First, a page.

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Games Politics

How Video Games Reflect Ideology 244

Posted by Soulskill
from the my-level-80-priest-provides-universal-health-care dept.
A recent article at Bitmob sought to tackle the question of whether games could carry political meaning, arguing the negative since "The money, the media representation, and the general shadow of 'triviality' will always trail the word 'game,' because that is what makes it open to all markets." An opposing viewpoint has been posted by Lee Bradley, who says, "Perhaps the most profound shift in the games industry in the last few years has been the explosion of co-op. Not only are developers dedicating more and more time to providing co-op experiences in their games, they are also finding new ways of exploring the dynamic within it. ... Even in games where the co-operative element of co-op is less pronounced, the ideology is the same; you are not on your own anymore, you are part of a team. What's more, that team is more than likely multi-cultural and/or multi-gender. ... Now, this isn't to say that the lone white-guy hero has been eradicated. Far from it; the bald, white space-marine is one of the most over-used characters in modern gaming. But it increasingly rare that they are lone heroes. A shift towards team-based, co-op featured games is undeniable. In this way, mainstream video games, even those seemingly void of political statement, are implicitly political. While for the most part they are not designed to tackle political issues head-on, or carry overt political messages, they do reflect the values and the popular ideology of the culture in which they were created."
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How Video Games Reflect Ideology

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  • Re:Racism (Score:4, Informative)

    by prichardson (603676) on Wednesday October 07, 2009 @07:30AM (#29668175) Journal

    Pot. Kettle. Black.

    I didn't read that passage as being racist at all. The author was clearly talking about increasing diversity in games and how the standard space-marine character pushes against that. Do not confuse the lack of diversity with racism. They are very different things.

    Incidentally, how exactly can you interpret Mozart's 5th symphony to be racist? Is there something abut B flat I don't know? Do you object to the thin orchestration?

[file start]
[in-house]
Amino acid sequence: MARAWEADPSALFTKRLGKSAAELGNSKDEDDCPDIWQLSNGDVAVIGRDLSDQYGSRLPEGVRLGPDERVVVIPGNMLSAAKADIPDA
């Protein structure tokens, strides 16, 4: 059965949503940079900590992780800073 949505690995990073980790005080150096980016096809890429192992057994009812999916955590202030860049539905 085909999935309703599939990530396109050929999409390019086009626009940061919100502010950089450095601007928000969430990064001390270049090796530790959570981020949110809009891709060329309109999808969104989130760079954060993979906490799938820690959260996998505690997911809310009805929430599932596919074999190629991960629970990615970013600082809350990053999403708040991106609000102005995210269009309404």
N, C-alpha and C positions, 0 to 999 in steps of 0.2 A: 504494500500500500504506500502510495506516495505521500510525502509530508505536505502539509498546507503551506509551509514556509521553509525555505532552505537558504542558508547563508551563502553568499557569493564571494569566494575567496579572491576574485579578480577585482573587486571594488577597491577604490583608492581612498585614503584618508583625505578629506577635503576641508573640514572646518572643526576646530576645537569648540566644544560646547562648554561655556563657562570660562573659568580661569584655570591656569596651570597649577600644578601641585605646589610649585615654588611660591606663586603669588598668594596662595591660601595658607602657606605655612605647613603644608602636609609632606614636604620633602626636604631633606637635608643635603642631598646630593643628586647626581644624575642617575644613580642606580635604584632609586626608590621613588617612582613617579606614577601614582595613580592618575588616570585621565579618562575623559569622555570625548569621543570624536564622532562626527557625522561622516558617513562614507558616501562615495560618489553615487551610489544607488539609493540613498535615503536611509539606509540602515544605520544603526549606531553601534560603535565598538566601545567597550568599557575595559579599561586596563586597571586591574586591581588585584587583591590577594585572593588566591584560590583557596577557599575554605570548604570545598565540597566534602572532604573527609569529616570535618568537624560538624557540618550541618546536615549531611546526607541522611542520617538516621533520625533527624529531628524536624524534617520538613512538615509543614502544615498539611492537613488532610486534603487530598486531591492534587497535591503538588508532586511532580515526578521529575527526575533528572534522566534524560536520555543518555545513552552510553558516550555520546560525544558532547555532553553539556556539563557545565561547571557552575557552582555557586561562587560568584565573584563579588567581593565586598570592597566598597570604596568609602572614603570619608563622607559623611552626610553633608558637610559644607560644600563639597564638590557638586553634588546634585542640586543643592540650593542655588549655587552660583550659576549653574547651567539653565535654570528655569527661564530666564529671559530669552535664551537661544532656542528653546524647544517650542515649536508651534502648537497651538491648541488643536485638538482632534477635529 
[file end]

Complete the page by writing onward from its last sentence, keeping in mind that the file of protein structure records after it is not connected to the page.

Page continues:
• Eh. (Score:3, Informative)

    by fuzzyfuzzyfungus (1223518) on Wednesday October 07, 2009 @08:27AM (#29668493) Journal
    I'm not wildly convinced. Obviously, like any cultural artefact, a game is going to reflect its environment to some degree(and the apparent effect of environment will be a lot stronger once you narrow your focus to commercially viable/successful titles, since only things that are resonant with the population at large will sell well); but the effects of technical limitations and the strongly derivative tendencies of the industry are huge confounding variables.

    For instance, at any given point in time, console games are going to have greater emphasis on co-op or small scale competitive play than are PC games. Is this because PCs are for rugged individualists and consoles are produced by the people's ministry for prolaterian collective culture? Clearly not, most of the players in the two industries are the same, or quite similar, it's just that the PC only really has single-user input support and tends to be connected to a smallish screen, while consoles have multi-user input support and tend to be connected to larger TVs.

    Similarly, the rise in multiplayer only or heavily multiplayer oriented PC and console games is more about the fact that internet access is now quite common, and doesn't cost several dollars an hour anymore, which means that a designer can reasonably assume that a large pool of internet-connected players will exist at any given time.
  • Re:Racism (Score:5, Informative)

    by cvd6262 (180823) on Wednesday October 07, 2009 @09:04AM (#29668757)